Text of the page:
‘Merchants bearing the blunt of dairy farm cash flow struggles’

Merchants and co-ops are bearing the blunt of cash flow struggles on dairy farms, according to Bank of Ireland’s Susan Maher.

Speaking at a Teagasc Managing Through 2016 Dairy Farm Walk in Co. Kildare, the Agri Manager said farmers struggling with cash flow need to take control of their own situation.

Maher said that many farmers are using the credit facilities provided by co-ops and merchants to ease the burden of a tight cash flow caused by lower milk prices this year.

“If you are taking out merchant credit over an extended period of time, the interest rates can rise up to 15-16% on your outstanding balance very quickly,” she said.

However despite the increase in merchant burrowing, she said that the number of farmers using over draft facilities to deal with cash flow issues are quite low.

All of the banks expect that that pressure is going to come back on us and I think the banks should be the first port of call for farmers.

Farm debt restructuring on the increase

The number of dairy farmers looking to restructure their debts has increased over the past six weeks, she said.

The Bank of Ireland Agri Manager said that some dairy farmers are looking to pay back their debts over a longer time frame.

Maher continued to say that many dairy farmers have a number of loans repayable under different terms and this often results in higher repayments in the short term.

And in a bid to ease the burden of short-term repayments, she said that many borrowers are looking to restructure their debts to longer term loans.

No ‘silver bullet’ to guarantee success

Maher also said there is no silver bullet to guarantee success when it comes to managing debt on farms, as every farm will require a different solution.

However there are a number of options farmers can avail of to ease some of the financial burden on their farms.

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Borrowing against existing infrastructure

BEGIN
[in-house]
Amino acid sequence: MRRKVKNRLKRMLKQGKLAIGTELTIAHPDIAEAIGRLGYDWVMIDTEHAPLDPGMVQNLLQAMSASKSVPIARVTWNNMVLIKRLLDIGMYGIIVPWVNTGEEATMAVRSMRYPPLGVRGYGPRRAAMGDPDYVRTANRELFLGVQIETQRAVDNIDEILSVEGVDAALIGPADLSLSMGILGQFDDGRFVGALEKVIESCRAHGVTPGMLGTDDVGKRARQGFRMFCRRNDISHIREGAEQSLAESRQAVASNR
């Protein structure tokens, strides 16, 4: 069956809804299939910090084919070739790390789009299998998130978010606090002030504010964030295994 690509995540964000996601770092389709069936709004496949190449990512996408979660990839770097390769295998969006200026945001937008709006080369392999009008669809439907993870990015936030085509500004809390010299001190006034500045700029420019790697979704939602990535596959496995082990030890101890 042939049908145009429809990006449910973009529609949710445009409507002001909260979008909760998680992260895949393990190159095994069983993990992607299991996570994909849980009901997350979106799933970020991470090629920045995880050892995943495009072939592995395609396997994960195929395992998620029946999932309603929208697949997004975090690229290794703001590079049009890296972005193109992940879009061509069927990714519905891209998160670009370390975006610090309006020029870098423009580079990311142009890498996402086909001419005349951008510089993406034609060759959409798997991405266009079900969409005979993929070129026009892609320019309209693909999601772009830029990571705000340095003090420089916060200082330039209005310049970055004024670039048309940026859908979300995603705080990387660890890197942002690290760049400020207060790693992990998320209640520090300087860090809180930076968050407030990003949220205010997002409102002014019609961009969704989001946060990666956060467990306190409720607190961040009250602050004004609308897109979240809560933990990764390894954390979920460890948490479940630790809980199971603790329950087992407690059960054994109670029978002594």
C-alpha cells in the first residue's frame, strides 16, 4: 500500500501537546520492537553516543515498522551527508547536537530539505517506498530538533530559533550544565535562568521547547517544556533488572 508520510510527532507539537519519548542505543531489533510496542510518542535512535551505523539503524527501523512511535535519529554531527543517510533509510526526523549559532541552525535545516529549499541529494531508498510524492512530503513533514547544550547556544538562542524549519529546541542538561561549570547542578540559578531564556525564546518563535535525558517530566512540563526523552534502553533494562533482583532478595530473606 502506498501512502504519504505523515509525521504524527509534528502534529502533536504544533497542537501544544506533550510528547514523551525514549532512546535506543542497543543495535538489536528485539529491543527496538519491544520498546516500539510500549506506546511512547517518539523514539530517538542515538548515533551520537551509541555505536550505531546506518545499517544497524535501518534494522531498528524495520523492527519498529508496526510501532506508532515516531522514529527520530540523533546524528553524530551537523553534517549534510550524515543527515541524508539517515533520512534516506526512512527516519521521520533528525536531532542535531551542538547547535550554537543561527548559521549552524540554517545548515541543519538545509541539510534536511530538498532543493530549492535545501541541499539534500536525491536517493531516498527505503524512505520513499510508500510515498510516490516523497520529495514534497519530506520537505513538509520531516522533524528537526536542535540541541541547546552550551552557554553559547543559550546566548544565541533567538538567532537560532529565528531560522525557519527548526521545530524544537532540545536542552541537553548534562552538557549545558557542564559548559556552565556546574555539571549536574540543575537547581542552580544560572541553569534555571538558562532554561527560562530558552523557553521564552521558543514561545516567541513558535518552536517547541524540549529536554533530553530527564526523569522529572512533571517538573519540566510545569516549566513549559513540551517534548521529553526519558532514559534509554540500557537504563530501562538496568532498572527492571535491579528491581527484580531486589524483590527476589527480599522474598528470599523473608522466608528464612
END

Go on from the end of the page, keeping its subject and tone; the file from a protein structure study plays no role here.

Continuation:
Maher said that one of the key things that has been seen on Irish dairy farms over the past two-to-three years is farmers investing in capital infrastructure on the back of a favourable milk price.

“When milk price was up at 38-39c/L there was work done on farm because there was a cushion to fund the work and it wasn’t funded by way of bank borrowings,” she said.

She said when farmers can quantify the money they have spent over the last number of years they may be able to take out a loan against the asset to re-inject cash back into the business.

The term of the loan will match the type of capital development that you undertook.

Farmers will be able to apply for a 15-year term loan on the strength of a farm building, she said, a seven year loan on the back of an investment in stock and a seven-to-10 year loan on roadway and fencing spending.

“It is absolutely an option that is there for a lot of farmers.”

A letter from an accountant should be sufficient prove to show that the work has been carried out as it will show up on the financial accounts as either an addition to assets or repairs and maintenance on the profit and loss, she said.

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Interest only debt repayments

Interest only payments might be an option on term debt, she said and that is available across all of the banks.

She said that Bank of Ireland offers the Agri-flex option, which allows farmers to make interest only payments on stocking, term, land purchase and farm building loans.

The interest rate doesn’t change but you can extend out you loan repayments by a six or 12 month period

“Once the interest only period has lapsed you can extend out your term or you can pay it back over the existing term at slightly higher repayments,” she said.

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